February 8th, 2013

Change Leadership: Owning the Vision

Change_leadership_1_feb

In two earlier posts, I introduced change leadership  and explored how to create a vision. The next step is to own and create shared ownership of the vision.

Here is a summary of four basic rules to follow in leading a successful change:

  • You can’t delegate or relinquish total ownership of the change. Don’t announce the change and then disappear to let your lieutenants run the show. If your employees sense a lack of interest or passion on your part, they’ll follow accordingly.
  • Stay in touch, communicate frequent progress updates, praise wins, and establish a feedback loop to know that the change initiative is working and not suffering from “whisper down the lane.”
  • You can’t do it alone. You need to enlist others in championing the change and the benefits to be gained from it. Trickle ownership down throughout each layer of leadership.
  • Hold leaders and sales managers accountable and responsible for carrying out the change.

The first two were covered in the earlier posts. But how can you hold your leaders, sales managers, and supervisors accountable for their part in driving the change?

Owning the Vision through Verifiable Outcomes

Owning the vision is essentially becoming part owner of the change. We place a lot of stock in something we call verifiable outcomes in the sales process. Verifiable outcomes are those few things that take place in the sales process that represent pivot points:

  • If you do them well, they generally drive and predict success.
  • If you don’t do them well, it could stall a deal or, even worse, lose a deal.

We identify the pivot points that are the verifiable outcomes of the sales process. There are typically no more than nine or ten. More than ten becomes too cumbersome to manage.

An important benefit of establishing verifiable outcomes is guiding sales managers to prioritize what they’re managing toward, to focus on these nine things that matter the most. For each verifiable outcome, you should prepare a list of questions to use with your sales reps and subordinates. Equip your sales managers to use them with their teams. These checklists serve as reminders (to those asking as well as those being asked) to work and behave according to the new metrics that support the strategies that will fulfill the new vision.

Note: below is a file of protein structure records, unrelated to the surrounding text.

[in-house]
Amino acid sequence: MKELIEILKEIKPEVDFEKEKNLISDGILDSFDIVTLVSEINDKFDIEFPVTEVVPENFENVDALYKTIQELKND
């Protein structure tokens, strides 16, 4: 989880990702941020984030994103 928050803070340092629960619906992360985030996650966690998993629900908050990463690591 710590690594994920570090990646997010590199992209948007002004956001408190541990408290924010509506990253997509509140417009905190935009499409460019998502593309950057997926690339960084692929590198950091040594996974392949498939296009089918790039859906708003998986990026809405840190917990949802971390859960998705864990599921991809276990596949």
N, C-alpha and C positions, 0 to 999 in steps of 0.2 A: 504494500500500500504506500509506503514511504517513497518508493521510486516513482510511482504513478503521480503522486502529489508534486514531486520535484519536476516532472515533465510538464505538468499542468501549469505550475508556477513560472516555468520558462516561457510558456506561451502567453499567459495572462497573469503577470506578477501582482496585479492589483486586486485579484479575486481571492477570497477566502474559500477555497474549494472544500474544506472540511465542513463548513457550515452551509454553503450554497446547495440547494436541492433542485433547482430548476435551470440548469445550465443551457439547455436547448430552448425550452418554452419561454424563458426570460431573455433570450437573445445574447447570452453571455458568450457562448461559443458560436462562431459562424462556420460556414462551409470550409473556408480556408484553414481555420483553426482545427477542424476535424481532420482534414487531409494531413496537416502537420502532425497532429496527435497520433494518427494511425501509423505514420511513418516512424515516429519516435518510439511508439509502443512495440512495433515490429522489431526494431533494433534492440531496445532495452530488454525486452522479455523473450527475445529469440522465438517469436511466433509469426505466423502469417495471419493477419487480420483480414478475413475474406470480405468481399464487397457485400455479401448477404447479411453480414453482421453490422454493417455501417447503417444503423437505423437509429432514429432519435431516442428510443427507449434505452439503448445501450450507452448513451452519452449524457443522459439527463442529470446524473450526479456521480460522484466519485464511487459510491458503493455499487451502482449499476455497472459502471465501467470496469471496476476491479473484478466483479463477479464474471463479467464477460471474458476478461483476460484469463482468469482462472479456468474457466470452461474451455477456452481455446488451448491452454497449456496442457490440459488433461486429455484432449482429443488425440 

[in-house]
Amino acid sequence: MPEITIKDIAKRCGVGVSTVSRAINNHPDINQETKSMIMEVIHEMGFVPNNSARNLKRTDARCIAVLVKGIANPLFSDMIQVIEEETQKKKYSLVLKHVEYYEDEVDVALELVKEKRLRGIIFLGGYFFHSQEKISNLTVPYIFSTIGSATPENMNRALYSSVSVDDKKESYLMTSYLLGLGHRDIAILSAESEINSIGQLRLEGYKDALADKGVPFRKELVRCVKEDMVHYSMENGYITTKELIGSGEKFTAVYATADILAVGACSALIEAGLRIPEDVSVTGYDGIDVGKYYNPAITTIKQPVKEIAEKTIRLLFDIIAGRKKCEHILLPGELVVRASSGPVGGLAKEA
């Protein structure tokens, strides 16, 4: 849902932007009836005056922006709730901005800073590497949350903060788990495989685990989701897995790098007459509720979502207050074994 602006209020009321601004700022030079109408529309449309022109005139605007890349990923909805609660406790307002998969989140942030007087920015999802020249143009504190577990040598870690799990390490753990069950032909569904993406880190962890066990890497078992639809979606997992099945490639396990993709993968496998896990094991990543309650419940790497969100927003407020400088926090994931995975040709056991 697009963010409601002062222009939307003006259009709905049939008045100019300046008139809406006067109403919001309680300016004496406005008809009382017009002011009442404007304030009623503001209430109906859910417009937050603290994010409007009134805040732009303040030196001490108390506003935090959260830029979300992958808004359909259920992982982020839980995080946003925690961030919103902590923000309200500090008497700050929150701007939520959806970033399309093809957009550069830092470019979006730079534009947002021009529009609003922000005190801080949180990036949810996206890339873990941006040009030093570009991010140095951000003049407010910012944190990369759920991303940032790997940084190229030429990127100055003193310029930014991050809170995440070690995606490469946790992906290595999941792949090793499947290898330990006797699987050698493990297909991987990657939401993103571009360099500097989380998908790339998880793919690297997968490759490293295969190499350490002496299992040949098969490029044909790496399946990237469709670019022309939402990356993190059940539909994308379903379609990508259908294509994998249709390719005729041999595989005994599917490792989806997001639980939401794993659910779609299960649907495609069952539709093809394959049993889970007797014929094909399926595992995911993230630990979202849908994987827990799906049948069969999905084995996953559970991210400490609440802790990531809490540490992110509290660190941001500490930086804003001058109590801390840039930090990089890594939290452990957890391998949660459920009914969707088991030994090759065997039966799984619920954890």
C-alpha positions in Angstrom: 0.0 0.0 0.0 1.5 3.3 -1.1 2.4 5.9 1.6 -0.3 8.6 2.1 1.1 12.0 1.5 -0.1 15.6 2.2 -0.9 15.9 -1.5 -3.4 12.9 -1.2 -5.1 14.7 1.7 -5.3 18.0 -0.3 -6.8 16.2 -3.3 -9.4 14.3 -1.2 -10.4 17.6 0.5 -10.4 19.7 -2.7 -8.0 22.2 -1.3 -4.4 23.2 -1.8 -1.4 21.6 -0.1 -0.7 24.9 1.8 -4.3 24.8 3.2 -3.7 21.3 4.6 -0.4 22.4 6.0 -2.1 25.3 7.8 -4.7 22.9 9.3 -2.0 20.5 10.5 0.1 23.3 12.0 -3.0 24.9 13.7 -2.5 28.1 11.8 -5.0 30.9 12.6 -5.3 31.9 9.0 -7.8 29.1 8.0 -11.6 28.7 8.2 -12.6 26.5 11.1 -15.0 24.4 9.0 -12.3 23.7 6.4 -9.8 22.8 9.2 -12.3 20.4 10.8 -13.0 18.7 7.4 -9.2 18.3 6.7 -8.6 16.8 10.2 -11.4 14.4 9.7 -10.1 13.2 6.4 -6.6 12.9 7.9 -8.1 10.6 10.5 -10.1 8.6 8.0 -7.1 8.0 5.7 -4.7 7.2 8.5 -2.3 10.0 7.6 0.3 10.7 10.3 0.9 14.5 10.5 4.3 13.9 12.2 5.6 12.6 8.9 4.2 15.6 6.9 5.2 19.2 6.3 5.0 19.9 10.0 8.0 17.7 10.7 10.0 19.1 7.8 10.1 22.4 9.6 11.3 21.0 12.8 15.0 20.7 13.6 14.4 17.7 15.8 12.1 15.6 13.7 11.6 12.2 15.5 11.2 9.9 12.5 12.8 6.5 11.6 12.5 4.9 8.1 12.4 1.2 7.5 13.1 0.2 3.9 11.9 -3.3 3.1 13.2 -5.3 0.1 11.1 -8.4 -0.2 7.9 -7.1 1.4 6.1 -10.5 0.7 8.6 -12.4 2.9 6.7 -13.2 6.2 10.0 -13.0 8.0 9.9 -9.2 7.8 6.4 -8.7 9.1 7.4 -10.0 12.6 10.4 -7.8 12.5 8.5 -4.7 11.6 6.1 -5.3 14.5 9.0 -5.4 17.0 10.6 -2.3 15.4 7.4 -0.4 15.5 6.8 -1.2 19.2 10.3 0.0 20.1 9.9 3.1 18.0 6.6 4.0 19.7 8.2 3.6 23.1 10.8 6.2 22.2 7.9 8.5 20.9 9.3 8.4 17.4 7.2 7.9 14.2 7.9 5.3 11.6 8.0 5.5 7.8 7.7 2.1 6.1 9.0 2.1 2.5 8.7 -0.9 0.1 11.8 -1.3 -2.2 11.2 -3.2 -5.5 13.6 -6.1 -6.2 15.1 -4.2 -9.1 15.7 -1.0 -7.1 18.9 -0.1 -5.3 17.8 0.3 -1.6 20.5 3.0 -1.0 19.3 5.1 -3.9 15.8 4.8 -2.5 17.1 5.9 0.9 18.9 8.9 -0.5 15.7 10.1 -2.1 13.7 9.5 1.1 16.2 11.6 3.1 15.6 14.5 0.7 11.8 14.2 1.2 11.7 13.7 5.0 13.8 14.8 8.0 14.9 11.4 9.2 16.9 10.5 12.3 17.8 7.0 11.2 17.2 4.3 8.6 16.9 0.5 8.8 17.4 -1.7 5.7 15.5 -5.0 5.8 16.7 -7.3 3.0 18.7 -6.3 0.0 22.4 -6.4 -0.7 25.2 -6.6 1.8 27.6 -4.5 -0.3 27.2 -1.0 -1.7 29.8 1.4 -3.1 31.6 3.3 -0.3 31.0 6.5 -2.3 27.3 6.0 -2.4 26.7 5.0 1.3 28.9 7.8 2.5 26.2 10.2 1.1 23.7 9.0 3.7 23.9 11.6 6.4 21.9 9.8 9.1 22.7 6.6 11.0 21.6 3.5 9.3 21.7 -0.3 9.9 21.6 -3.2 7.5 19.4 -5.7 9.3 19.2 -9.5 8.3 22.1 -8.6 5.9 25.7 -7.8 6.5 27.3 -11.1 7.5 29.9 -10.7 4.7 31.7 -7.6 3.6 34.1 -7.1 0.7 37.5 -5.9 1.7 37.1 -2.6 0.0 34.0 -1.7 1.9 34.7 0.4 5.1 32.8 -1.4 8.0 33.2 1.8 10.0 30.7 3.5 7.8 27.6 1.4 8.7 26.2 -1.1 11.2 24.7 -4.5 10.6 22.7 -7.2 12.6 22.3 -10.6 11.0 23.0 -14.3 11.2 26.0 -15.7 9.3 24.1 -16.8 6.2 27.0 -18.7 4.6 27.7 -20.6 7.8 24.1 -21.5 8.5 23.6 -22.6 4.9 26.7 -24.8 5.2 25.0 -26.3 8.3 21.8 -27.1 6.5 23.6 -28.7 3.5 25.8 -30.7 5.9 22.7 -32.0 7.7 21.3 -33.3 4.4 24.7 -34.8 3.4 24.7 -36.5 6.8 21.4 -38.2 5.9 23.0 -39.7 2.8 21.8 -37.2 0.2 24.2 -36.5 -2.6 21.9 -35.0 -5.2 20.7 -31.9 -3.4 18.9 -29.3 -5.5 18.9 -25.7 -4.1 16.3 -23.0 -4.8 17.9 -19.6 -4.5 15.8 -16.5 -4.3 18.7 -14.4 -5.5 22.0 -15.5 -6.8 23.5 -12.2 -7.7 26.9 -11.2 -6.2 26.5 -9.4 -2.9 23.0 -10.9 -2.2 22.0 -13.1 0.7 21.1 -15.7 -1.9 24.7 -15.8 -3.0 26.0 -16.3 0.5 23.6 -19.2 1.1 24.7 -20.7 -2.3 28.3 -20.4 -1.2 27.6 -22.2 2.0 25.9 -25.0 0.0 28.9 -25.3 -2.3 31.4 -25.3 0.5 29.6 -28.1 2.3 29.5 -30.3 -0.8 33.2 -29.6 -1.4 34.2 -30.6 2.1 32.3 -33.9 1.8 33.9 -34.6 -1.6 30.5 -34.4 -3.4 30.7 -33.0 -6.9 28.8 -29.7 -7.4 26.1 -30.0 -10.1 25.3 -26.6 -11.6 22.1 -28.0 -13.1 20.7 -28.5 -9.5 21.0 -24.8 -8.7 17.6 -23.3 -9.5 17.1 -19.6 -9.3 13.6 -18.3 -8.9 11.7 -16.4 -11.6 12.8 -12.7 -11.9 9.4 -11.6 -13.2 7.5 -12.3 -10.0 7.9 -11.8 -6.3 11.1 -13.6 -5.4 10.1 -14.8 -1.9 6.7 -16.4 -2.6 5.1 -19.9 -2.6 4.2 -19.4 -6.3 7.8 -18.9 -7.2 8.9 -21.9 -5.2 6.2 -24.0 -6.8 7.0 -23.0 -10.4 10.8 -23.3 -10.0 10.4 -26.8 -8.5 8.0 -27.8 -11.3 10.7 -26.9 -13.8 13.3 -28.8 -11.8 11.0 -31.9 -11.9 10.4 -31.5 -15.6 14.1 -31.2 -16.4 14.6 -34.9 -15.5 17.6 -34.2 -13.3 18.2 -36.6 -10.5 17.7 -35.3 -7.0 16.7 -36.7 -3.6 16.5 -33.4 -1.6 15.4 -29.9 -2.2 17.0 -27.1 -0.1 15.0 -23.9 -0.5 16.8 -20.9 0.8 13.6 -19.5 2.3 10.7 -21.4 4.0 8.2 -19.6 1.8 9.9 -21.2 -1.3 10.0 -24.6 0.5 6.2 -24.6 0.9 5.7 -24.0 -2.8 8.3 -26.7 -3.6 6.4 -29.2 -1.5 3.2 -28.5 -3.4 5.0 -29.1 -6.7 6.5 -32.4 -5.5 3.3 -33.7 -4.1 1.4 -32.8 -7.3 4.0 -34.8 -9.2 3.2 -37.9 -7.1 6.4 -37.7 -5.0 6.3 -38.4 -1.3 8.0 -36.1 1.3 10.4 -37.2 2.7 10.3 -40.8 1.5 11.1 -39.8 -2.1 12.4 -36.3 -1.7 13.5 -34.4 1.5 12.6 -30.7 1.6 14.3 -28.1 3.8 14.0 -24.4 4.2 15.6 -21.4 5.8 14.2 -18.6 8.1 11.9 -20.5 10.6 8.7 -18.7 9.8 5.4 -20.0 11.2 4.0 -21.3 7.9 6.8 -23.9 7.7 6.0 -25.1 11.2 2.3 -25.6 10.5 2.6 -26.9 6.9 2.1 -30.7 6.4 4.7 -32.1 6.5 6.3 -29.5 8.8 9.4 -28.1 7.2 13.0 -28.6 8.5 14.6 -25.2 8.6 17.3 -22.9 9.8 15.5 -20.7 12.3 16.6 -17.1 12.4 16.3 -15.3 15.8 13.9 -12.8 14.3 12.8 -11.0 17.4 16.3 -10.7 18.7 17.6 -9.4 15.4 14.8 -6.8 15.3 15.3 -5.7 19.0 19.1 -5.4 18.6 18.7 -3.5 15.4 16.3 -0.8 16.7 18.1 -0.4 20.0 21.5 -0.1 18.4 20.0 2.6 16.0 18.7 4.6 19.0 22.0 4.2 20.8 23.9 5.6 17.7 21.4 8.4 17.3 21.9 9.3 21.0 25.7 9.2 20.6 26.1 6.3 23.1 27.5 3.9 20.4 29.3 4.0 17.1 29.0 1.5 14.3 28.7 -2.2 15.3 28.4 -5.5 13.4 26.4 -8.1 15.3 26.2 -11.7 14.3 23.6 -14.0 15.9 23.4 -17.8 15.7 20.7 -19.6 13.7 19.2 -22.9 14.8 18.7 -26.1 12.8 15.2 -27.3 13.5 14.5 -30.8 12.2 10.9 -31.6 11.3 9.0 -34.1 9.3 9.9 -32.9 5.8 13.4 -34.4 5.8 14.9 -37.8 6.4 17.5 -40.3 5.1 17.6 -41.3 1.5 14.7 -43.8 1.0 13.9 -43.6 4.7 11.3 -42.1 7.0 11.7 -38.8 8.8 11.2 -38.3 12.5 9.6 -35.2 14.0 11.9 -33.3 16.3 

Imagine you’re a salesperson. You’re preparing to give a proposal to a client along with your sales manager. Your sales manager should meet with you at least two days ahead of time to ask some very specific questions about your knowledge of the client, their industry, and their situation. We all know that it’s so easy to say “Well, I think” or “I do know,” but have you really unearthed the relevant details or connected the dots? How prepared are you for the meeting and to make the sale?

Challenge your sales reps by using the checklist you’ve devised. Ask questions to elicit specific comments and reactions. What did the client say? What was their response? What kind of reaction did you get? Who else will attend the meeting? Who is our competition? In many cases, the salesperson may not be able to articulate these answers because they haven’t actually spoken to the client. Instead, they’ve made some assumptions, which is habit we’re trying to eliminate. Use the checklist as a tool to break free from assumptions to get to a fact-based understanding of what’s going on in that account.

This becomes the basis for the framework of holding people accountable to living the change. This is part of owning the change. As managers ask these questions on a consistent basis and expect their sales reps to be responsible, they themselves are also being accountable, which helps to reinforce and fulfill their own role in driving the change process.

Initiating the Change

Organization is critical to accurately assessing the adoption of the change as analytically as possible. Modifying your CRM system is a concrete way to measure if new behaviors are yielding positive results. (Don’t track and reward old habits.) Monitoring and measuring selling skills, for example, can be challenging because the business outcomes don’t manifest themselves until way down the road. However, by using the verifiable outcomes and coaching, we can anecdotally rapidly assess the adoption of the new sales process or sales activities that we’re asking people to do. We want to integrate these conversations into the business so they become habits.

By appreciating the difference between everyday leadership and change leadership, creating an articulate vision with a compelling story, owning the vision, and holding people accountable, you will give your change initiative the best chance for success.

Click here or on the image below to download our white paper, Using Verifiable Outcomes in the Sales Process to Change and Track Behavior

Verifiable Outcomes

 

About The Author: Harry Dunklin

In his current role, Harry Dunklin leads the Sales Enablement Practice at Richardson, a leading global sales performance solutions provider. Richardson’s Sales Enablement Practice utilizes a variety of technologies and methods to assess the sales organization’s ability to deliver against a client’s market promise, and recommend business relevant solutions designed to impact near and long term business objectives.

Harry Dunklin

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